Warm and damp down low with snow still clinging on at Pass level around noon. Up higher, rather stormy with moderate winds, blowing snow, and colder temperatures.
I was able to trigger a few small wind slabs on test slopes near the top of Cave Ridge. Crowns were 6-12" deep and some of them propigated widely across the relatively small features.
Tale of two snowpacks.
Above ~4800ft: About 15-18in of snow sits over the 2/13 crust. In general, the upper snowpack was right-side-up and did not indicate any obvious weak layers. The 2/17 interface was marked by a crust on southerly aspects. In a few places, strong winds had scoured the snow down to this crust. On shaded slopes, the 2/17 interface is more subtle. Snow grain ID was difficult today with the blowing snow, but I did not find buried surface hoar in my snow profiles and hand pits.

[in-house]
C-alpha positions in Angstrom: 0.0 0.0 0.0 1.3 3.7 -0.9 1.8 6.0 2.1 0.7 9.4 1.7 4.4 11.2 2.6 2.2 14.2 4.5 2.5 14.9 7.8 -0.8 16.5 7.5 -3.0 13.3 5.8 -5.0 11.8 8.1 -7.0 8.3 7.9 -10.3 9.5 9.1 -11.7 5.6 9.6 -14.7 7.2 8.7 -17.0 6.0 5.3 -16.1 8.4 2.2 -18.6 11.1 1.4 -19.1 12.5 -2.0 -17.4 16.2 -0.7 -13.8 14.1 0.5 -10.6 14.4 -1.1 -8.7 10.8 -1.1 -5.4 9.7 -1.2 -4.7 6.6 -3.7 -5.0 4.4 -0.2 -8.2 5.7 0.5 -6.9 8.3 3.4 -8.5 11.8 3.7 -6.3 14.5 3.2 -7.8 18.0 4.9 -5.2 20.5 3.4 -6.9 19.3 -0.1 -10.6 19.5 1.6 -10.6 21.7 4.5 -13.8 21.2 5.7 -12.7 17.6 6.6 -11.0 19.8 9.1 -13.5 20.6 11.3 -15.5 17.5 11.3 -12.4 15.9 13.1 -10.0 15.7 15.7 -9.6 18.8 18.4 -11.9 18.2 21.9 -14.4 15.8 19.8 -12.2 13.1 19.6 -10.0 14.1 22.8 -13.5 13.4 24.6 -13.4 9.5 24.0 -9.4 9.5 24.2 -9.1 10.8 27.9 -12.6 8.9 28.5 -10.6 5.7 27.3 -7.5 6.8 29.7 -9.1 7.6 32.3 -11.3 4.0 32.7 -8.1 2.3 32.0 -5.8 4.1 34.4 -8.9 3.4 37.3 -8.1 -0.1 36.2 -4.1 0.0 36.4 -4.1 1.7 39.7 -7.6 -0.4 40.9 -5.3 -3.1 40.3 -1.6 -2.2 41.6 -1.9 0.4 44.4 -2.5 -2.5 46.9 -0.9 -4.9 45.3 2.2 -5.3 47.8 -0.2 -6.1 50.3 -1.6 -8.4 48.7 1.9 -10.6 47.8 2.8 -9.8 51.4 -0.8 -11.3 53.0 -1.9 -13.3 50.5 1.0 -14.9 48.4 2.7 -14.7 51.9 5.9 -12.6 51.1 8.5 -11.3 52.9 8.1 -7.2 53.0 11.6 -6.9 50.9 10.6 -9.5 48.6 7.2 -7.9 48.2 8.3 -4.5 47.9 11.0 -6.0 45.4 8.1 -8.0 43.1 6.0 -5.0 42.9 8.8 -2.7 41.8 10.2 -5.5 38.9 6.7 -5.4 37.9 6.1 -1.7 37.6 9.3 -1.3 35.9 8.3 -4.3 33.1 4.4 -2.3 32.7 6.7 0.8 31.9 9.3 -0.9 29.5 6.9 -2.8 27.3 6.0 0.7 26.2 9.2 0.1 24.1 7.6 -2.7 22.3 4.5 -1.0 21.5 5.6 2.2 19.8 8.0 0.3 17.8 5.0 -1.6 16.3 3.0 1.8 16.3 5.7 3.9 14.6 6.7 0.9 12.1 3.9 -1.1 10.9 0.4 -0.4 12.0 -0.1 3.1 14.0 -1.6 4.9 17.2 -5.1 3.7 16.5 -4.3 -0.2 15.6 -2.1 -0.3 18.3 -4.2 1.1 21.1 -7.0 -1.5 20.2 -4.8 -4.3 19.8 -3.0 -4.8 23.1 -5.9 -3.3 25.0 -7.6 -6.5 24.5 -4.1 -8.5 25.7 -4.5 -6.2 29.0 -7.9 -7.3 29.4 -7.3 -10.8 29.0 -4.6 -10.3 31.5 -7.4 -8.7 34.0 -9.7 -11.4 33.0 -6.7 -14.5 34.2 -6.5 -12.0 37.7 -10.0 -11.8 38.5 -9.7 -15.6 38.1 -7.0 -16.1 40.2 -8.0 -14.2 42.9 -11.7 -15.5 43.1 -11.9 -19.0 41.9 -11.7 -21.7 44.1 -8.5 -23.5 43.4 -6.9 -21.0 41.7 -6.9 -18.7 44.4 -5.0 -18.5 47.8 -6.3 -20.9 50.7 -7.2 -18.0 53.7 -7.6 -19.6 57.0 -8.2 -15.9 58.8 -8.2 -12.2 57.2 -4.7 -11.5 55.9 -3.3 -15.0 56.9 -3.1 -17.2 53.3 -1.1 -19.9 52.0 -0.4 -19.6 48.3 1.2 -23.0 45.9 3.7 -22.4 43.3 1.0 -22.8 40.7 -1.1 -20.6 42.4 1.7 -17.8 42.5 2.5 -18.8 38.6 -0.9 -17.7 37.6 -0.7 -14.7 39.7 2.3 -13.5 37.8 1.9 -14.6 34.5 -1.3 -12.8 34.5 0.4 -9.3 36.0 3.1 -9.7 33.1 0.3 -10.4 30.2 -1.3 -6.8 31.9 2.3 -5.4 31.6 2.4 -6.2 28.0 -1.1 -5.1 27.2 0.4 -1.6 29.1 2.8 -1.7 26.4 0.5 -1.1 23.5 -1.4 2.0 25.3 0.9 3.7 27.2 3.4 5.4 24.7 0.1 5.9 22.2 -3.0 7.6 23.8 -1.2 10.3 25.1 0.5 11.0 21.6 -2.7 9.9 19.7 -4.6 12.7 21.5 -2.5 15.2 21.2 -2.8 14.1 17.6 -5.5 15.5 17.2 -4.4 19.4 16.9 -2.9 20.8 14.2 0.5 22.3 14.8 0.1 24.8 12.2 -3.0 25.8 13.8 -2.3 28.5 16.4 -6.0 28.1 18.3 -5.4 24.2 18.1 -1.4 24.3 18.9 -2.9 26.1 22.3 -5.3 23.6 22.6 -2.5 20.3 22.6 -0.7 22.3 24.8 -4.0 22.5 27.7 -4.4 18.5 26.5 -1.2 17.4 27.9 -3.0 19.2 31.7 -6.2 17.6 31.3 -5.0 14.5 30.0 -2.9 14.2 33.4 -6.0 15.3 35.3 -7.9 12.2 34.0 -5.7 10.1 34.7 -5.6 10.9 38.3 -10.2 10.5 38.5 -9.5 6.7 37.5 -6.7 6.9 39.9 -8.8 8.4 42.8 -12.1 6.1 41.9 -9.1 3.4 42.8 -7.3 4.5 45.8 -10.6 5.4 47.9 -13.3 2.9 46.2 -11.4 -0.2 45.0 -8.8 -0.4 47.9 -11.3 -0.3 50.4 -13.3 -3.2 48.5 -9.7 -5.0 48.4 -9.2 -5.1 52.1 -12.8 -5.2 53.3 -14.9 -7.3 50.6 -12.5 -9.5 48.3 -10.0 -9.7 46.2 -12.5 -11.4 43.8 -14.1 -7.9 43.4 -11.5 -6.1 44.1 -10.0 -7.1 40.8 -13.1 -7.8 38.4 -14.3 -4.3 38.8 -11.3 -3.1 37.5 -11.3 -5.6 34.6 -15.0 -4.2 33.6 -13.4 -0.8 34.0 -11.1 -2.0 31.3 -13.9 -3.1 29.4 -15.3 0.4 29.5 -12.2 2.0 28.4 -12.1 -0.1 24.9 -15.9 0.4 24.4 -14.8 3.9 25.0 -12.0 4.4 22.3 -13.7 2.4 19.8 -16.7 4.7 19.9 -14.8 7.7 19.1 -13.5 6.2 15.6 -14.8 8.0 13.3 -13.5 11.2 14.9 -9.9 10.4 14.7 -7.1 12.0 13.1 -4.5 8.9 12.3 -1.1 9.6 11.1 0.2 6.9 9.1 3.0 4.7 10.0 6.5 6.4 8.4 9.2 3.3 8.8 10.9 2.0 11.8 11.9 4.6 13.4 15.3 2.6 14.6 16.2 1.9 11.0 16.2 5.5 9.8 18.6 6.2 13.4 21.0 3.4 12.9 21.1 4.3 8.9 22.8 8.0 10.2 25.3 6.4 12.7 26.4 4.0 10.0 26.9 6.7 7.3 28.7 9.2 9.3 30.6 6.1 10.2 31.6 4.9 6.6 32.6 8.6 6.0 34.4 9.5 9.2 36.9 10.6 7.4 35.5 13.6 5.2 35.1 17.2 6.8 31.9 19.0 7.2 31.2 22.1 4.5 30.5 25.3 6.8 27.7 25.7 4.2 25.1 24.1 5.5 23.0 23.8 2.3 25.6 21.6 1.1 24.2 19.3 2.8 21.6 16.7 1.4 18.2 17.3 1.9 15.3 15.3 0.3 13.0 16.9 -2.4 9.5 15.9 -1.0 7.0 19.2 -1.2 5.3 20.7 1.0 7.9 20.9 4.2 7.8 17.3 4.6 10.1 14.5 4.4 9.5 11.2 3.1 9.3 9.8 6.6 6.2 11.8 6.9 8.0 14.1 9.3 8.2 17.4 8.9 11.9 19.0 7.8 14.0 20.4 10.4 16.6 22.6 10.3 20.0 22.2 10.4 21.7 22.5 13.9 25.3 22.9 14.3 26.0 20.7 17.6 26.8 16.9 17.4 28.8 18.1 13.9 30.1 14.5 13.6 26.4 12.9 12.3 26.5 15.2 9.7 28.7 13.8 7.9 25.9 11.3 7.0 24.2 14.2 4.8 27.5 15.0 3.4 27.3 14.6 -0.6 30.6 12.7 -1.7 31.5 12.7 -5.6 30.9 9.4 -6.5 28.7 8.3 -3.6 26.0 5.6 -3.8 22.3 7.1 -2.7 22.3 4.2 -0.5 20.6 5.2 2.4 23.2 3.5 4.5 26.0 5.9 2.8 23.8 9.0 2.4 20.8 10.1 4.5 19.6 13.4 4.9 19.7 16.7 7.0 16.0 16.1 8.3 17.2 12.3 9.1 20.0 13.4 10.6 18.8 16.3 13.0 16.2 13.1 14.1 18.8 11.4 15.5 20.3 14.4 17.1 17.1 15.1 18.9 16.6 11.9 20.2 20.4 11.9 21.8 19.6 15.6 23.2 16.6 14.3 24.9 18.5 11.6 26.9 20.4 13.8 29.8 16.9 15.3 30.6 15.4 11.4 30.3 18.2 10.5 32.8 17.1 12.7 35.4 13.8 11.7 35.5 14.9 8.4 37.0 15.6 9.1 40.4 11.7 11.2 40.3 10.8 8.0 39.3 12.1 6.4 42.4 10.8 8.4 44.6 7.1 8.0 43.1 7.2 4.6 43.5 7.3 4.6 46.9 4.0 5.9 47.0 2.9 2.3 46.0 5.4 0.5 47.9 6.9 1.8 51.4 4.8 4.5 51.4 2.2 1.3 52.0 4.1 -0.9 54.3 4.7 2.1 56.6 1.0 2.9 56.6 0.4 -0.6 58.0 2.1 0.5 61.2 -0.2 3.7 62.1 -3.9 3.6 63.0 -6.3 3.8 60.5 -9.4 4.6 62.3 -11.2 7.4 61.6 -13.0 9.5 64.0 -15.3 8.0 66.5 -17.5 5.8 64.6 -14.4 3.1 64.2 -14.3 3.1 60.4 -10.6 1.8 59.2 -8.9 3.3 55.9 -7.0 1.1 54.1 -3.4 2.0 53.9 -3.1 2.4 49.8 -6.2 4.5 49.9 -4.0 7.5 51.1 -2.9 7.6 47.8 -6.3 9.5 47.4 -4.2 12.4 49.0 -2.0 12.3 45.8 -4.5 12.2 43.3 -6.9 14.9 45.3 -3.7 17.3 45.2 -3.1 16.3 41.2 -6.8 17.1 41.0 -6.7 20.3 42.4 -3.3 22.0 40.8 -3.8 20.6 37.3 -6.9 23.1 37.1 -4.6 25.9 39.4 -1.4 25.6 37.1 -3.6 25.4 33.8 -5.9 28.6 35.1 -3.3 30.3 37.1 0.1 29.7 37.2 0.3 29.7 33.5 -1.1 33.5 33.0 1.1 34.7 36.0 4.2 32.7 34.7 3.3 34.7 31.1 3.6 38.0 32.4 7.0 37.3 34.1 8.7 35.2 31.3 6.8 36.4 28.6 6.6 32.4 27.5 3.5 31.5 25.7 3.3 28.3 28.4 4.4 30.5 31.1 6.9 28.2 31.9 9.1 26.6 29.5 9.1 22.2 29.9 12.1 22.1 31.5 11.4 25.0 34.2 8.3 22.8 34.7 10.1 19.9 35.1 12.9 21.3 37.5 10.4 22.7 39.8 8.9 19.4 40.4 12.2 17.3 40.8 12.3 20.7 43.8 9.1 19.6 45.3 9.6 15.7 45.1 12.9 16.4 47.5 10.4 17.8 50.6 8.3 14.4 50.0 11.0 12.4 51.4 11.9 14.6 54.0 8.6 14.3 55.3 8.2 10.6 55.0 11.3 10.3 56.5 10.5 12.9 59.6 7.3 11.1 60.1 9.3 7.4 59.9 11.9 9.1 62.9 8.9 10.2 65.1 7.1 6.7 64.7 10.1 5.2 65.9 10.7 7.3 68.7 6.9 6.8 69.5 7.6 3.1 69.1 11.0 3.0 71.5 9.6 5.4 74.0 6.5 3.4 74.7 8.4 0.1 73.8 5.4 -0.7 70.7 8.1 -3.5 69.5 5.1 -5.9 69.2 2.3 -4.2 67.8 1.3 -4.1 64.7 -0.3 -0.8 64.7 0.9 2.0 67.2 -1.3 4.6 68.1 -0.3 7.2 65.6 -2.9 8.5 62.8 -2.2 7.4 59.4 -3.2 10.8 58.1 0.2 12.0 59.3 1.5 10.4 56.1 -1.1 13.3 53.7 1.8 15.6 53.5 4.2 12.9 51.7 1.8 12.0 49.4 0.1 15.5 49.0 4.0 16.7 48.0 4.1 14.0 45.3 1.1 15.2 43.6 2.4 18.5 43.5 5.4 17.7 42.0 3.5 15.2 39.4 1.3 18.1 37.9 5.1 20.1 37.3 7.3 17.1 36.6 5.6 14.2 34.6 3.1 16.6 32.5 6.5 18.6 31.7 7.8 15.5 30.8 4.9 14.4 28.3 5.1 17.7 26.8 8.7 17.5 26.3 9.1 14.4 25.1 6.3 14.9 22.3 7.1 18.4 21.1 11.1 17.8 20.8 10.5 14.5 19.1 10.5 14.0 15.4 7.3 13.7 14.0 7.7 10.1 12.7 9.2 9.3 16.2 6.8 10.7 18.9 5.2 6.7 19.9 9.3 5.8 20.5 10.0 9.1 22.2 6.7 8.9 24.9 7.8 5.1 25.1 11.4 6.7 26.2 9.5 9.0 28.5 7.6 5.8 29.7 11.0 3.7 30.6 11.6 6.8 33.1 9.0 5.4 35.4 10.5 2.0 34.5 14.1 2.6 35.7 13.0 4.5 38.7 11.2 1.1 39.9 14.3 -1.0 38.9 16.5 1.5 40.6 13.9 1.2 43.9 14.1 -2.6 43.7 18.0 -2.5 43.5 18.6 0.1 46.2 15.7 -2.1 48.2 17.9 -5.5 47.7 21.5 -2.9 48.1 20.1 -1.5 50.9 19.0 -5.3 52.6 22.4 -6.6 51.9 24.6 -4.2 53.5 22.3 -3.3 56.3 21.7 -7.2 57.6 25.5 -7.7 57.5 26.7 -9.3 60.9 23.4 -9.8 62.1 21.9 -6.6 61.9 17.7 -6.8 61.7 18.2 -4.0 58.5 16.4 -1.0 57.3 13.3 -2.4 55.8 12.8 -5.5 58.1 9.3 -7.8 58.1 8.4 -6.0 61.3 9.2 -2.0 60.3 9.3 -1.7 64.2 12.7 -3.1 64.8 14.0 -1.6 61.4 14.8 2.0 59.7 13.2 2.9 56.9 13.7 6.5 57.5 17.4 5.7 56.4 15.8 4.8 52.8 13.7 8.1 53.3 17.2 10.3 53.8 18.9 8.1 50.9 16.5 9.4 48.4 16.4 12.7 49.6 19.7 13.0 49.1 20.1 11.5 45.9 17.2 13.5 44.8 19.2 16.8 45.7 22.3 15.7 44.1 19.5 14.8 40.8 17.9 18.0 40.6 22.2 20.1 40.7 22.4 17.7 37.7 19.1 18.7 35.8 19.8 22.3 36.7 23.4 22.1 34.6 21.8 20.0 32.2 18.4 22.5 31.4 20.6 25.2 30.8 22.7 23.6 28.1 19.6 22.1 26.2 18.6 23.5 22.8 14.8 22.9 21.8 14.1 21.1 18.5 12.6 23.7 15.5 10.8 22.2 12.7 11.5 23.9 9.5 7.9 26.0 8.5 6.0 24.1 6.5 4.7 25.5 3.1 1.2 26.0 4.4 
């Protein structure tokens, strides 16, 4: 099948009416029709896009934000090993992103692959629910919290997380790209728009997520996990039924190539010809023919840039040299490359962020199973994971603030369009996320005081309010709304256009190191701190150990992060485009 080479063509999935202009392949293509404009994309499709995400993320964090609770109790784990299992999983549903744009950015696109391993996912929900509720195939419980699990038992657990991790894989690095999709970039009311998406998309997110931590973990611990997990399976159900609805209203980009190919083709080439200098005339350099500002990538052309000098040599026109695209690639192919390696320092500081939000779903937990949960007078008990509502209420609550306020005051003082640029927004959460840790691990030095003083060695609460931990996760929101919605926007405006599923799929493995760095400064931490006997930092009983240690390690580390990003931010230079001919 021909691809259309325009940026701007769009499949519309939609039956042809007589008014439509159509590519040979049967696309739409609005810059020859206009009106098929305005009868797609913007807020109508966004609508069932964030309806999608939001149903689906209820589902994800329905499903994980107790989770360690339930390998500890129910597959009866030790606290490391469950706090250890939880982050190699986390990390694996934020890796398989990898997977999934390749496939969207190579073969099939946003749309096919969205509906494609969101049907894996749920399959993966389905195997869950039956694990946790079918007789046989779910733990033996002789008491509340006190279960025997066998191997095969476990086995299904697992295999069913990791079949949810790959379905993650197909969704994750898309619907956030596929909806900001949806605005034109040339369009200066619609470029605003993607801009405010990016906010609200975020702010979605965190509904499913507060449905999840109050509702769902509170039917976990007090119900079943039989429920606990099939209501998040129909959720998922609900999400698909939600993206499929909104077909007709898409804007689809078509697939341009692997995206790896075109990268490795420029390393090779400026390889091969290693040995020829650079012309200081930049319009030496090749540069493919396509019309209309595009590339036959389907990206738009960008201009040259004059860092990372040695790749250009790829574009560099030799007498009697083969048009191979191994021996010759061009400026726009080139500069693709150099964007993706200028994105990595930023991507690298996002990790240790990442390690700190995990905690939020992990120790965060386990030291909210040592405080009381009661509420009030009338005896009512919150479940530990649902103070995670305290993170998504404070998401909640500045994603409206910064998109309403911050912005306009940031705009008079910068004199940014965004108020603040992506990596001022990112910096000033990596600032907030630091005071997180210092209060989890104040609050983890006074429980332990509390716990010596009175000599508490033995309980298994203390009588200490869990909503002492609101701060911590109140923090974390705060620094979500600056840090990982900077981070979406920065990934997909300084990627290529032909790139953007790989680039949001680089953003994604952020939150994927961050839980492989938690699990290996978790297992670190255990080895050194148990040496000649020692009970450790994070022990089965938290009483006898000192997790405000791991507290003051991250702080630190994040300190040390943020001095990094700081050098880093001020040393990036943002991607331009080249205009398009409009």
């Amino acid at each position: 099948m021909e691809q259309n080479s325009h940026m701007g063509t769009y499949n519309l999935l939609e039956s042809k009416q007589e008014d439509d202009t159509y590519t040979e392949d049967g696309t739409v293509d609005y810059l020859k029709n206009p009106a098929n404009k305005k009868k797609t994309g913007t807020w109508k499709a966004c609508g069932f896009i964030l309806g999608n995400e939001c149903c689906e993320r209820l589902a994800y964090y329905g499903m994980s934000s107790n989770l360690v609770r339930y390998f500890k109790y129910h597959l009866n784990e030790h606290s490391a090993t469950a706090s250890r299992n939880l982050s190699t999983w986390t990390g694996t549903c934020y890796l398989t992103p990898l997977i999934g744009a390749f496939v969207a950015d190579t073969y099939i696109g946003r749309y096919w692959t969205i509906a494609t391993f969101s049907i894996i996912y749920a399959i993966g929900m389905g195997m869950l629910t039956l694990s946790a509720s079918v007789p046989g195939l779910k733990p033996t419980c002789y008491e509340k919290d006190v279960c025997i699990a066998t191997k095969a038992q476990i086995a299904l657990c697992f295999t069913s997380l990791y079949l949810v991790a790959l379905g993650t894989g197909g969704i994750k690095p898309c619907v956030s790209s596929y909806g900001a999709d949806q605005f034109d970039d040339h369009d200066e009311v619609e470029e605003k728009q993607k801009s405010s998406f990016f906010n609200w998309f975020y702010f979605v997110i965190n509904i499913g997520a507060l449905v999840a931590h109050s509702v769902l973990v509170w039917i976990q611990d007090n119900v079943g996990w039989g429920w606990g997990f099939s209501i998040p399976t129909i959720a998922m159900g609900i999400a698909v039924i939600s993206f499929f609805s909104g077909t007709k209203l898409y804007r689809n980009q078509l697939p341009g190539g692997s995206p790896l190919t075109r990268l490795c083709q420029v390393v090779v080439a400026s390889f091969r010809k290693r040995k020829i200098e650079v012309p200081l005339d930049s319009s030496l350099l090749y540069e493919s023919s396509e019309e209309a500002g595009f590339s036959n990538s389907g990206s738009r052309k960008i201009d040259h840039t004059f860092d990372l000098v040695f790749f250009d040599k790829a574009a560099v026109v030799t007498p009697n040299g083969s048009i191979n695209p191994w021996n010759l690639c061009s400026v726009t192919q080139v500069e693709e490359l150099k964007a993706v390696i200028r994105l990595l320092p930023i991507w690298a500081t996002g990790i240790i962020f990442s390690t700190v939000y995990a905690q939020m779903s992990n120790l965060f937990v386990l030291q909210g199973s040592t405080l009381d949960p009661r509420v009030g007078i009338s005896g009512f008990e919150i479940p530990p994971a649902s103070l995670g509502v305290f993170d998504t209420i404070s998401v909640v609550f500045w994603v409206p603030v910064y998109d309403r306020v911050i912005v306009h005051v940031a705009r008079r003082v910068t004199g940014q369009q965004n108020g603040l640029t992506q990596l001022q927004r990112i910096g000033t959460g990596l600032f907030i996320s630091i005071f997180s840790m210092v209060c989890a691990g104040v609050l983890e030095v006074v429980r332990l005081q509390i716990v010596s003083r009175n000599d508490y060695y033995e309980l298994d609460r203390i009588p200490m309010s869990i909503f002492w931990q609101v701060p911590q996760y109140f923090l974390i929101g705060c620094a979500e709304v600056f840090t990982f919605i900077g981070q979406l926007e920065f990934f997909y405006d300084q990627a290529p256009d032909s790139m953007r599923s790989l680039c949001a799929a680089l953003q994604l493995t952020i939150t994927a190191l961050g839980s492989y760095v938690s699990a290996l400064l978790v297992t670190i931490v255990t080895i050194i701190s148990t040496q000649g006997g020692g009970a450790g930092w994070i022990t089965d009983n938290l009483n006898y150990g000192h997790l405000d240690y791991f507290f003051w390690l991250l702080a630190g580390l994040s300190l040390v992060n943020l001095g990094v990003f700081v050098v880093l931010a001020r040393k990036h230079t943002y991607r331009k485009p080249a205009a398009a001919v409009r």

Wind Effect: As soon as I crested out of the thick trees, wind-affected snow observations were easy to find. Blowing snow, drifts, cornices, textured surfaces, scoured slopes, etc. Several drifts and small test slopes produced cracks (up to 12ft long) and occasionally small avalanches. Wind slabs were generally 4-12 in deep.
Below ~4800ft: The snowpack down lower was much heavier and wetter. Rollerballs were prevalent on many steep slopes. The upper snowpack above the 2/13 crust is more condensed and stronger. I did not find any significant weaklayers at these lower elevations.